Jacqueline Di Milia grew up in America’s first mass produce suburbia, Levittown, New York. In Spring of 2005 she received a BFA in Photography from the School Of Visual Arts. After a few years of photo assisting with wide range of photographers, including Danielle Levitt and Cass Bird, she began shooting editorially in 2006. She currently lives in Brooklyn, New York and obsessively watches French New Wave films.
What made you to start taking portraits?
‘I think it’s something that I was naturally drawn to. I’ve always watched tons of films, so I’m sure that had a large part to do with it. Photography just seemed more accessible, especially when I first got into it in High School. I plan to make a film at some point, but I see it as something that would be pieced together very slowly. It would maybe take five years to slowly collect small bits and in the end they could ideally work together’.
What is the shortest amount of time you were allotted to photograph a subject and who might that be and how did it work out?
‘When I was shooting Beautiful People for Paper magazine, I think that some people were shot in less than 15 minutes. There were an average of 12-16 portraits a day in a nine hour day. My head was definitely spinning. I’ve previously compared it to speed dating. The Beautiful People Issue, is a special situation though. For a solo portrait, I had less than a half hour to photograph a very famous musician from the 70s for a two or three page story. It had been planned that we would do it in an hour and a half and when I showed up, she and her crew were in a rush to get off to lunch so my time was cut down. The pictures were definitely not so good’.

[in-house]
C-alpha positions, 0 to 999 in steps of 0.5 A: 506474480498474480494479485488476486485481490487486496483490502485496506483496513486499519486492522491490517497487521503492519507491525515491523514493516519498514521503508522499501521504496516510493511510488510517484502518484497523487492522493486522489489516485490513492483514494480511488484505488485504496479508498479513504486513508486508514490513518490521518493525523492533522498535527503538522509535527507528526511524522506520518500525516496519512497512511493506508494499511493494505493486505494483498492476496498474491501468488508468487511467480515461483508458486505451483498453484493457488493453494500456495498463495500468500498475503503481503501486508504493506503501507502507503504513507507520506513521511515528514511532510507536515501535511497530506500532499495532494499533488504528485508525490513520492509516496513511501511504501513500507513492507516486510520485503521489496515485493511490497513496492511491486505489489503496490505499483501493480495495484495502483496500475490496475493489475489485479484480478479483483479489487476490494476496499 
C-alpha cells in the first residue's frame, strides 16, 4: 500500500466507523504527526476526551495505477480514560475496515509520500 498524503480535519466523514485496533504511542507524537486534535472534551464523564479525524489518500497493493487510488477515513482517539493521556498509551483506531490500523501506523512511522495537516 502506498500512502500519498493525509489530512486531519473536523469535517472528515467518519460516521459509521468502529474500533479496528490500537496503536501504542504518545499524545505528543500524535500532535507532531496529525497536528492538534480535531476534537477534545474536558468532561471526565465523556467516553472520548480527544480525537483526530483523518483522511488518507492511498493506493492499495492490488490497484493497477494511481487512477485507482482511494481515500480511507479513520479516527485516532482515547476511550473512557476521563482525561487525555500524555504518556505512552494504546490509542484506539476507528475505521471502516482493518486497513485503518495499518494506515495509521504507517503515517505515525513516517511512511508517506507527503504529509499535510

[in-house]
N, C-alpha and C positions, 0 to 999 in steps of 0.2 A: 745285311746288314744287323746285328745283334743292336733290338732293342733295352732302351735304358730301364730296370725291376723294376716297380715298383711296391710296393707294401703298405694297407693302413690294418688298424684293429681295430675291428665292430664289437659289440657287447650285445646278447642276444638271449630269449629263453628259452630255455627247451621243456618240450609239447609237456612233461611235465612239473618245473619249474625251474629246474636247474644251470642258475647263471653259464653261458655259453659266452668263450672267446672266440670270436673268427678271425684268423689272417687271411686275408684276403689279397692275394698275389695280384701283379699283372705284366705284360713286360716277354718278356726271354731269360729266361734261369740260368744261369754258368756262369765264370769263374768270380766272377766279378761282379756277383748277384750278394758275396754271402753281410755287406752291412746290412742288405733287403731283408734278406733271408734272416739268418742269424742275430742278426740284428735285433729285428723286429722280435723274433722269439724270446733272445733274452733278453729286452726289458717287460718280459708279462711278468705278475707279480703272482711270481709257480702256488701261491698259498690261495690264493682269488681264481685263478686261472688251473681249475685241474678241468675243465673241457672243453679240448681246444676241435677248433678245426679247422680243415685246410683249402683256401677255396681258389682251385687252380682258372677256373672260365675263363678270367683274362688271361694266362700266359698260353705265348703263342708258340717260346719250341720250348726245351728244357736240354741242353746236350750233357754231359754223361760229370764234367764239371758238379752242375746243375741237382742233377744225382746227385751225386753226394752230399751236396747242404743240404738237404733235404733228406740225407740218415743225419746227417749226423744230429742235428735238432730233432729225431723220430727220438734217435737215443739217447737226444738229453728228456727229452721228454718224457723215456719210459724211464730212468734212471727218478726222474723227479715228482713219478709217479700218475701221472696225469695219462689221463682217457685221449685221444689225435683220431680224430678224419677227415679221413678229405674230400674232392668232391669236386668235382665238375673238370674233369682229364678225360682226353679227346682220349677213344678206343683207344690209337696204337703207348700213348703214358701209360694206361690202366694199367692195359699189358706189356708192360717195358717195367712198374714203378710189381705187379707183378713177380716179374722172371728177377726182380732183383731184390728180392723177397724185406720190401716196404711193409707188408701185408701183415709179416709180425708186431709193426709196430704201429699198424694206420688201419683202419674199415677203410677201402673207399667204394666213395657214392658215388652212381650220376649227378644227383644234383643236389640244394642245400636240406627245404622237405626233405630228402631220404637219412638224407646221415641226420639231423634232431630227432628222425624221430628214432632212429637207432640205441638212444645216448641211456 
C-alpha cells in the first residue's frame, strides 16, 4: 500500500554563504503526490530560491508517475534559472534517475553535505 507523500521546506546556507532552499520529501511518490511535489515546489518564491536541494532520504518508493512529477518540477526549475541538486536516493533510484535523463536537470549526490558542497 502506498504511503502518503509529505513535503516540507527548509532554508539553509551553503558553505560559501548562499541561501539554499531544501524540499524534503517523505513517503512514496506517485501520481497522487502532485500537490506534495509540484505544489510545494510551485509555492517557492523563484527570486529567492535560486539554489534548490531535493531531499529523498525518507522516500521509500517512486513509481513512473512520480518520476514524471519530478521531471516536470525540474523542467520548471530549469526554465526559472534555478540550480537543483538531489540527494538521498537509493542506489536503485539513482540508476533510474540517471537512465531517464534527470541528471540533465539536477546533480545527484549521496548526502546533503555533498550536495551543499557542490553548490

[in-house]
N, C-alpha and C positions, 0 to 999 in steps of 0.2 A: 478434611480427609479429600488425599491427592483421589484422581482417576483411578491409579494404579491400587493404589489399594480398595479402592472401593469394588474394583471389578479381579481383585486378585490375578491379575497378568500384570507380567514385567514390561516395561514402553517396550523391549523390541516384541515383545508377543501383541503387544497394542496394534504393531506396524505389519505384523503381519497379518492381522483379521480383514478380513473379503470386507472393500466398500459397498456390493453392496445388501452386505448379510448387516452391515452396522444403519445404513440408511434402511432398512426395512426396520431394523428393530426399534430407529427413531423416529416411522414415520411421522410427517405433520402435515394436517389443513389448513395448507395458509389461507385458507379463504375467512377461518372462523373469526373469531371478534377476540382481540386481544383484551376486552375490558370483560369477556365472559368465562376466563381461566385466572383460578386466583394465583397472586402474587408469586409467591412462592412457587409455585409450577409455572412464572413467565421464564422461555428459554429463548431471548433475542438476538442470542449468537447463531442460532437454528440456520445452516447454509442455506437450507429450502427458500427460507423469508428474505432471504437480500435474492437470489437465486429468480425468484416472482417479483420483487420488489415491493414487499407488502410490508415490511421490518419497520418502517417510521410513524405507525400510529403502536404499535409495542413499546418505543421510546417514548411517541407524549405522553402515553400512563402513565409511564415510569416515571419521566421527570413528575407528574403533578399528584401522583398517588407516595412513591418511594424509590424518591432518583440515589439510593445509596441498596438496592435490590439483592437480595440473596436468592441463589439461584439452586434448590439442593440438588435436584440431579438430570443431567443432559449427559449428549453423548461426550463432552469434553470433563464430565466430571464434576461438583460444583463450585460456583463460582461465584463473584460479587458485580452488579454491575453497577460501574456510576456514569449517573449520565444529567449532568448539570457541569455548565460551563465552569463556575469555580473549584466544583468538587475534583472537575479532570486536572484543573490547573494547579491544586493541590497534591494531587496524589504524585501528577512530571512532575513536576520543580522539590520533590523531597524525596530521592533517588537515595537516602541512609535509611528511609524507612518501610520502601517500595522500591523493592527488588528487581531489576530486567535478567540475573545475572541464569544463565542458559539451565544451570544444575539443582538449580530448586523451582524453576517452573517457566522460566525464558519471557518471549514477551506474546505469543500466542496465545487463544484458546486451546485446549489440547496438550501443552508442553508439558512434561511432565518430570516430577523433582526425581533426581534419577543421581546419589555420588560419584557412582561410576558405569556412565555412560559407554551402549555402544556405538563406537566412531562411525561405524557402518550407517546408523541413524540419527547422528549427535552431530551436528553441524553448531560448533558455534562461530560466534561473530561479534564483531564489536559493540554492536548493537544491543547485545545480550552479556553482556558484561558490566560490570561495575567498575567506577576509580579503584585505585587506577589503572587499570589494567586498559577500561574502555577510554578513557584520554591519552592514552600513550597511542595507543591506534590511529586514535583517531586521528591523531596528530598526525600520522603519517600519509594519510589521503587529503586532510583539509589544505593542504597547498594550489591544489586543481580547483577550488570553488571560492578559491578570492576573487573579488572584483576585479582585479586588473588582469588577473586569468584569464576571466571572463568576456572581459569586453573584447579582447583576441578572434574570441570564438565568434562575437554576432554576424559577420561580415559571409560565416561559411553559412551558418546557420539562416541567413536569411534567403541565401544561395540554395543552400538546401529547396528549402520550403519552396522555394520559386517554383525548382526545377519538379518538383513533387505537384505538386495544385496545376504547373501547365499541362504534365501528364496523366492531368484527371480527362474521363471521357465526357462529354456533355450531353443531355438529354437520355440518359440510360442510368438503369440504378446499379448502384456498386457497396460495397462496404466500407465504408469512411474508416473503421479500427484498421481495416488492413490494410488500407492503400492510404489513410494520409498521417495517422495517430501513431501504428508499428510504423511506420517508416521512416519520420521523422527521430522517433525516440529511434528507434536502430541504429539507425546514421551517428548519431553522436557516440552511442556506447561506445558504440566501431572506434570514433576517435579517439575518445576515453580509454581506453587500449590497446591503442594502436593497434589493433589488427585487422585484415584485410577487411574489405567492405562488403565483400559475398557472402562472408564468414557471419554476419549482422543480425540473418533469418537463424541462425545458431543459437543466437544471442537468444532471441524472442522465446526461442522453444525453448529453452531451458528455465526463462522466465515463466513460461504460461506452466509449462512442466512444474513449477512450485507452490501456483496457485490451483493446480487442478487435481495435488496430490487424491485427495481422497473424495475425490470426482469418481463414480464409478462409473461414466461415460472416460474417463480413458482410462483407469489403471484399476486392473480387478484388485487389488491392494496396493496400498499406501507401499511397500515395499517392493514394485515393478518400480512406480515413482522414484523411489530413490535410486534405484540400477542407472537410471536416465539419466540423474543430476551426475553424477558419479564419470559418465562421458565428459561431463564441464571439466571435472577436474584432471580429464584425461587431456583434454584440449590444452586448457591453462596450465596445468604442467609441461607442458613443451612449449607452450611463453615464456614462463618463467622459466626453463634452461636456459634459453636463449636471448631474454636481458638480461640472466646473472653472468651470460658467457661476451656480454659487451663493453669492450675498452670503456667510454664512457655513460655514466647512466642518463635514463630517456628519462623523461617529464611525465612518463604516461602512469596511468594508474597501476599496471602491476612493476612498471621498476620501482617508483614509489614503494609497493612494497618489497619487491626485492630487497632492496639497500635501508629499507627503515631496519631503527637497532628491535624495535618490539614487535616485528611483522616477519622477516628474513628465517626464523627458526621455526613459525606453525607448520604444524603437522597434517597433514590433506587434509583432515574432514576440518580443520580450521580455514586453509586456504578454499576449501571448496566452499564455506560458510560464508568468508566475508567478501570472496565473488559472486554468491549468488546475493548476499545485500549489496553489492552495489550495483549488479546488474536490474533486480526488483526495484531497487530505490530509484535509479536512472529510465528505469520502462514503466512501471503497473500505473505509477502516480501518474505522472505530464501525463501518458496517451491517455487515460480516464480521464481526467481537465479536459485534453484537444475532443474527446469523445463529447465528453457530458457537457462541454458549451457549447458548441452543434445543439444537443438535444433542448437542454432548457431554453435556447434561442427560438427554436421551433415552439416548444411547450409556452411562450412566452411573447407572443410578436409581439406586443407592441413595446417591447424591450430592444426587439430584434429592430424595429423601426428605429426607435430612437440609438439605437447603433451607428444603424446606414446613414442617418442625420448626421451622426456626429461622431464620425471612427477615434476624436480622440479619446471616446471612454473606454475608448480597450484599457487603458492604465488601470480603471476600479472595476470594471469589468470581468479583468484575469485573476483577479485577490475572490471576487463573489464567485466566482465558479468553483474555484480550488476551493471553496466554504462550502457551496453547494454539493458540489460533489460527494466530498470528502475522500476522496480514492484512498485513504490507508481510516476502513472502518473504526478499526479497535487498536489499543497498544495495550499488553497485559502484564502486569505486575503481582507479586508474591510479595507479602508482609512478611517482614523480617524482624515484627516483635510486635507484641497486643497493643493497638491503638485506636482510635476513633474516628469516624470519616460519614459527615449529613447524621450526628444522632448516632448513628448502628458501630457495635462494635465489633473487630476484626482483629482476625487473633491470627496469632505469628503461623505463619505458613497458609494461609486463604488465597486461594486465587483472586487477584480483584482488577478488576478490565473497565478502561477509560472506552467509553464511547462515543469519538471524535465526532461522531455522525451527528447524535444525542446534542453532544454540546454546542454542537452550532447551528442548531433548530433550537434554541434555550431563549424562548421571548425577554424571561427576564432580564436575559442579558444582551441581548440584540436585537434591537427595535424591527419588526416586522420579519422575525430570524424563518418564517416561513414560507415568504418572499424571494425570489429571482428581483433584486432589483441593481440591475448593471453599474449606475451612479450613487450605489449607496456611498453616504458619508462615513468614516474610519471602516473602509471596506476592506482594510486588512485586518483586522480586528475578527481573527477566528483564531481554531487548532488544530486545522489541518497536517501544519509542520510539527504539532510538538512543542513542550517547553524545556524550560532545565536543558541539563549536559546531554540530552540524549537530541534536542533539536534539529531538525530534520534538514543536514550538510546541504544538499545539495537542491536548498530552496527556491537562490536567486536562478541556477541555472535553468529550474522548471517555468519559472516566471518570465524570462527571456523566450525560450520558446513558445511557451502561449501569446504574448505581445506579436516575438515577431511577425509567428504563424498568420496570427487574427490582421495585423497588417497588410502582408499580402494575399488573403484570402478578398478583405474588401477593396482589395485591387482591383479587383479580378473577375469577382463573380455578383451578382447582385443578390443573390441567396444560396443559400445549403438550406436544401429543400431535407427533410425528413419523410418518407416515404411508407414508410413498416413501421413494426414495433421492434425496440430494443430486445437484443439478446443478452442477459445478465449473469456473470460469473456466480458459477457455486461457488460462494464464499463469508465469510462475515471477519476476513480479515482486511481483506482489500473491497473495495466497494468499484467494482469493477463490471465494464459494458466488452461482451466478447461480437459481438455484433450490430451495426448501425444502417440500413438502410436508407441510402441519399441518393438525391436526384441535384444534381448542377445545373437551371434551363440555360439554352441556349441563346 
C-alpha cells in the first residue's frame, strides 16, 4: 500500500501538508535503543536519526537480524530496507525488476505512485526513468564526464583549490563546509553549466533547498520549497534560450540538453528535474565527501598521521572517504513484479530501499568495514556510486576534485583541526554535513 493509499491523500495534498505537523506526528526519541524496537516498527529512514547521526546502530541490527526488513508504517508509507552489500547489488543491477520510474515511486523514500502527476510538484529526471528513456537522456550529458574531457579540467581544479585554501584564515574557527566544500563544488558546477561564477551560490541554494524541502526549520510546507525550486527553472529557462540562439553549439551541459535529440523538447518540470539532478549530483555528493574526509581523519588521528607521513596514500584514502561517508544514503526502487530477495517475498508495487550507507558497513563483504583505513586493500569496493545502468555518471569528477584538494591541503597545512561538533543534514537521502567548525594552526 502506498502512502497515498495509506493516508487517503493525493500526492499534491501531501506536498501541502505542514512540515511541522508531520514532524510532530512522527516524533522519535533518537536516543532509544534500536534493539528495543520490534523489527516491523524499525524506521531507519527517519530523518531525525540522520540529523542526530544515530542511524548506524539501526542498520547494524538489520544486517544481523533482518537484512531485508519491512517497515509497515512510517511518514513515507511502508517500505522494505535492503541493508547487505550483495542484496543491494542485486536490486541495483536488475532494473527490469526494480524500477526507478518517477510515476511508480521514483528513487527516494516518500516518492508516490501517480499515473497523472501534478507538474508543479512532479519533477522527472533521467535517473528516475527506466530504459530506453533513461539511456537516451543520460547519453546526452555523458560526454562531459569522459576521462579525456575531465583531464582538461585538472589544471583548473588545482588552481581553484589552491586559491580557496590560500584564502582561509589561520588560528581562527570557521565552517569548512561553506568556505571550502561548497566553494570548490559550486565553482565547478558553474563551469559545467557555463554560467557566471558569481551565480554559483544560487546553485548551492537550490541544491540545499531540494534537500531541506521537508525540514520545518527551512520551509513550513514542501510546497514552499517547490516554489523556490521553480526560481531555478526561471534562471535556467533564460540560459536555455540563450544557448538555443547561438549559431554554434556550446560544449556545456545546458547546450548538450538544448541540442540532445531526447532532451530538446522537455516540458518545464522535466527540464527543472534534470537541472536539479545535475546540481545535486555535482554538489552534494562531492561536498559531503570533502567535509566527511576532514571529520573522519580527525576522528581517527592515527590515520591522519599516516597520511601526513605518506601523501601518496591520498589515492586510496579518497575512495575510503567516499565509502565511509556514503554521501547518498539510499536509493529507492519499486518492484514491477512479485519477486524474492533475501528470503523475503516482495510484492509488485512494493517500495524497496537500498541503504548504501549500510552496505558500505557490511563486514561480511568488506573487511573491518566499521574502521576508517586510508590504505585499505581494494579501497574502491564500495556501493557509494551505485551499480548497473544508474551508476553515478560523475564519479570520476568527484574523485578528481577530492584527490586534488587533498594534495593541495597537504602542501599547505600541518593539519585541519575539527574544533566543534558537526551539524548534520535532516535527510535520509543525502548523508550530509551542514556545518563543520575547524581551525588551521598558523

What are three of your favorite locations to shoot?
‘Homes, outdoors, any place with great light and will allow some one to feel comfortable. My favourite shoots are ones where I can meet the subject where they live and simply follow them around for a day. I love it when I can shoot someone and it doesn’t feel like someone is just standing there for the sake of the photo, it makes everything very intimate’.
What camera do you use?
‘A Mamyia 645. An old boyfriend passed it on to me during college. I like it because you can easily strip down all the extra parts and it can turn into a very small, light weight medium format camera. Which is good because it keeps the camera from becoming too intrusive while trying to create a relaxed environment. If I could afford another camera I’d like to get my hands on a Mamiya 7’.
What photographers are you really loving right now?
‘I mostly pull away with inspiration from film makers like Godard, Polanski, and Ozon, to start with. I love Heidi Slimane’s intimacy, Cass Bird’s energy, Will McBride’s My Sixties, Juergen Teller’s subjects and … I’m not sure where to end’.
Where has your work been seen?
‘Paper, Spin, Bust, Theme Magazine, Harpers Bazaar UK, and The Irish Times’.